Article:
By Eve Fraser, charter president of the Rotary Club of Global Water Safety & Drowning Prevention
Who would have thought a soccer team getting stuck in a cave in remote Thailand would lead to the chartering of a new Rotary club for water safety and drowning prevention? Yet here we are!
In April 2021, the United Nations declared drowning to be the number-one cause of preventable deaths around the world. Africa and Asia were identified as the most affected regions. I had observed over the years swimming teachers delivering lessons to communities in need, struggling with the sheer volume of people who needed to learn to swim and the funding to deliver those programs. I imagined a club where members with the knowledge, skills, and experience worked together to train swimming teachers and help communities deliver sustainable programs.
By Dr. John Philip, a member of the Rotary Club of Newbury, Berkshire, England, and Chair of the International Fellowship of Healthcare Professionals
I recently traveled 1,350 miles from my home in Newbury, South England, through France, Germany, and Poland to the Ukraine border. My role was mainly one of providing navigation for the relief supplies we were delivering. I was joined by two Scottish colleagues, each driving a van packed tight with 120 boxes of vital medical equipment.
I’d be lying if I said I didn’t have some trepidation about the journey, but it was one I felt compelled to make. I felt a deep sense of personal responsibility, both to the Rotary members who’ve generously supported the International Fellowship of Healthcare Professionals’ relief work, and to all the Ukrainians whose lives this equipment could ultimately save.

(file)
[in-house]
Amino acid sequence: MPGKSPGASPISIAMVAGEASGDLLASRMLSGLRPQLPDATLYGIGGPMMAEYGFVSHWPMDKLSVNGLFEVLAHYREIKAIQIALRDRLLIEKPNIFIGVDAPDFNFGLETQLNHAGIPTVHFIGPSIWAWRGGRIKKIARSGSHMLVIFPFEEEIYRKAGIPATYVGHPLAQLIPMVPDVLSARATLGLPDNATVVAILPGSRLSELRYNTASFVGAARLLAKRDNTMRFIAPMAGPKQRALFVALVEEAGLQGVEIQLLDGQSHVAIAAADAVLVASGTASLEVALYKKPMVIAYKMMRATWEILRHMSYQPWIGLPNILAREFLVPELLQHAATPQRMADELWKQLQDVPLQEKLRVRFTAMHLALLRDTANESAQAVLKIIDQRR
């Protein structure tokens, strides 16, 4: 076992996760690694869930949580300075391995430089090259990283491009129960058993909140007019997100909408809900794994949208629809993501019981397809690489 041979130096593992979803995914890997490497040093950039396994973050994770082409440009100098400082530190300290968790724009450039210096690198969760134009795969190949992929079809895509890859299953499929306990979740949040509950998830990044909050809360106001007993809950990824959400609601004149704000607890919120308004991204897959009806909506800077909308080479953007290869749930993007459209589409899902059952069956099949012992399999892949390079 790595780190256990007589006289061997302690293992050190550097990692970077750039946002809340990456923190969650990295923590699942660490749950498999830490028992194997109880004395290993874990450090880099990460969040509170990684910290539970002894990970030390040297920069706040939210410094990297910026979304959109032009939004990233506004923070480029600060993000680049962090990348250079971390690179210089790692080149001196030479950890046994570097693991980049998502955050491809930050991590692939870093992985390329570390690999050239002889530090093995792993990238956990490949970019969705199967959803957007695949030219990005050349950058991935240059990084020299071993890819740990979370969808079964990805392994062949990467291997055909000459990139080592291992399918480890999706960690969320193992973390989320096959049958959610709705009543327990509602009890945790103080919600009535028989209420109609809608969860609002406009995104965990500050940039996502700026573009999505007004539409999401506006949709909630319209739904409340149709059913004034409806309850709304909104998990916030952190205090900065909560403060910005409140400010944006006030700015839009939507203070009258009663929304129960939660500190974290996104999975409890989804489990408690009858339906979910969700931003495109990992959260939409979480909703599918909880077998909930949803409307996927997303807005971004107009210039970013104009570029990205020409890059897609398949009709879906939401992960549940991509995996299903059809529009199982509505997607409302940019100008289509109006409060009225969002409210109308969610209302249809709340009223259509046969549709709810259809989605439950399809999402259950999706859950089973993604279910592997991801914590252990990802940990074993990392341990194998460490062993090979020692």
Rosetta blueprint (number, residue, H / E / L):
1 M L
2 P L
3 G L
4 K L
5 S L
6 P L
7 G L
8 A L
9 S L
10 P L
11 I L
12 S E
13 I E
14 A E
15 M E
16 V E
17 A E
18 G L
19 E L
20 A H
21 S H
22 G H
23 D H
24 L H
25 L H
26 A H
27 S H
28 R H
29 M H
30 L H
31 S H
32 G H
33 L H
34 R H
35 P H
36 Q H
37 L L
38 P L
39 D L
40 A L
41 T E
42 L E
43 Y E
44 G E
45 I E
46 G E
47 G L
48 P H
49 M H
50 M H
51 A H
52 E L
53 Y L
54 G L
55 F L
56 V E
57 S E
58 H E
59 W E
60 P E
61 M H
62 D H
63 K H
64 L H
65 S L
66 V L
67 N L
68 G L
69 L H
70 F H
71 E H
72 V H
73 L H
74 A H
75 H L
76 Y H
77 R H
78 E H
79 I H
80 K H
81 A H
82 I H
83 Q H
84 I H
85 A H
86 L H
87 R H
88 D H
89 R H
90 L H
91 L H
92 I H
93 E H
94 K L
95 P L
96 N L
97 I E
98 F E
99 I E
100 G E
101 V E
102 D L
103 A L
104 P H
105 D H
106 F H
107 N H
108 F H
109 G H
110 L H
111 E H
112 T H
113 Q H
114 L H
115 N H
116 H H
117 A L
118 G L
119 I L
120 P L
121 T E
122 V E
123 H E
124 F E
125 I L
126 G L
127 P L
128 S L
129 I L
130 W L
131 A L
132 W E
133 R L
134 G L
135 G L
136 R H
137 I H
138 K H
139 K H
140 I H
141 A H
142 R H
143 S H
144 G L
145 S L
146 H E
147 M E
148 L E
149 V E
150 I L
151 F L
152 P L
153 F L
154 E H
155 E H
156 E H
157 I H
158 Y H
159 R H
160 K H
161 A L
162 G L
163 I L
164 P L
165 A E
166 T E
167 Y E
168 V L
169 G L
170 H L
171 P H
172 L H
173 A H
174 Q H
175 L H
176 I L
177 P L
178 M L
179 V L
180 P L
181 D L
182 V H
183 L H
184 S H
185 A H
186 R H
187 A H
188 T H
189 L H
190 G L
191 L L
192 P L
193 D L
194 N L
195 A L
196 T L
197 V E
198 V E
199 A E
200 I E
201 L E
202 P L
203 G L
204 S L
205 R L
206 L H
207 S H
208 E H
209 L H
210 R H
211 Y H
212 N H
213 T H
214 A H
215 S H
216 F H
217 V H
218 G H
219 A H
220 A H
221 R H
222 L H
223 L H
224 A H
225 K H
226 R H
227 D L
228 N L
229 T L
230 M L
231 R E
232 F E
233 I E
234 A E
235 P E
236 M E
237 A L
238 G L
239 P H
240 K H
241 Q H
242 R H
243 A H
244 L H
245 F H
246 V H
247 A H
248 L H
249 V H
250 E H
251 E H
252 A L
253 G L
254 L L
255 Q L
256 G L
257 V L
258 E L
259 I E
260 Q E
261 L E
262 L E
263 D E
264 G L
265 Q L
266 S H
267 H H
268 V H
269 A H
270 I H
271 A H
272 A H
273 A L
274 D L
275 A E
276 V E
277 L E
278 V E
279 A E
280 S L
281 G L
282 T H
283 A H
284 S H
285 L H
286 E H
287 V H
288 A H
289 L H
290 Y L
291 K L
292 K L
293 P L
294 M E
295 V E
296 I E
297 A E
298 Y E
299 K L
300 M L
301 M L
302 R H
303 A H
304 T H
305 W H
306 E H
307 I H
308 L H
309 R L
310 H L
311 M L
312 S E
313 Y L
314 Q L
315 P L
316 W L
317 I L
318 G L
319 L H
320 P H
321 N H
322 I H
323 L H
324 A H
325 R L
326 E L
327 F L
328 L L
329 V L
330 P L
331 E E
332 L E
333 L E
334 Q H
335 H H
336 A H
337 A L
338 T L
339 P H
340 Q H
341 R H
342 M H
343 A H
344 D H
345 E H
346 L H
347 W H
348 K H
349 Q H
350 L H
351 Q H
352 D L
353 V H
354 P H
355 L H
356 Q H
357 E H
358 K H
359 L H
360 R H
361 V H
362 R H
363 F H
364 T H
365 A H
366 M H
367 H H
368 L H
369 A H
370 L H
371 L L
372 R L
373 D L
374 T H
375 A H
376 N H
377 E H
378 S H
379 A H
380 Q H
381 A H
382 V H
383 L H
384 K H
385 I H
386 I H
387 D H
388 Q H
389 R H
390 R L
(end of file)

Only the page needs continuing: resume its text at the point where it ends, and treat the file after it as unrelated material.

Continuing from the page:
By Ada Wikina, international service chair, Rotary Club of North Cobb, Georgia, USA
As a young girl growing up in Nigeria in the 1960s, I did not talk about feminine hygiene, as it was almost taboo. So much so, that women either simply didn’t broach the subject with their daughters or they gave the responsibility to others. Or, as in my case, they would let an aunt who was a nurse explain it. Things have come a long way since then. I recently worked on the “Pad A Girl” project in my home country along with two Nigerian-based Rotary clubs. How did I get there?
By Elizabeth Usovicz, Rotary International Director, chair of Rotary’s Empowering Girls Task Force
What does it mean to be empowered? For girls throughout the world, empowerment is the ability to make choices and create positive change in their own lives, as well as in their families and communities.
Empowered girls become empowered women. Reaching out to the girls of our world is the heart and purpose of Rotary’s Empowering Girls Initiative. Our stories of supporting girls are interwoven with their stories of empowerment, like the story of Atupele, a girl in Malawi.
I was shocked and stunned as I sat in silence listening to the pain in my daughter’s voice. She was calling me from Kenya where she had travelled as a volunteer with an Australian volunteer organization.
She described witnessing first-hand the impact poverty was having on the health and wellbeing of families and especially the children she was working with. The main focus for her at that time was lack of education about puberty, sexual health, and sexual violence.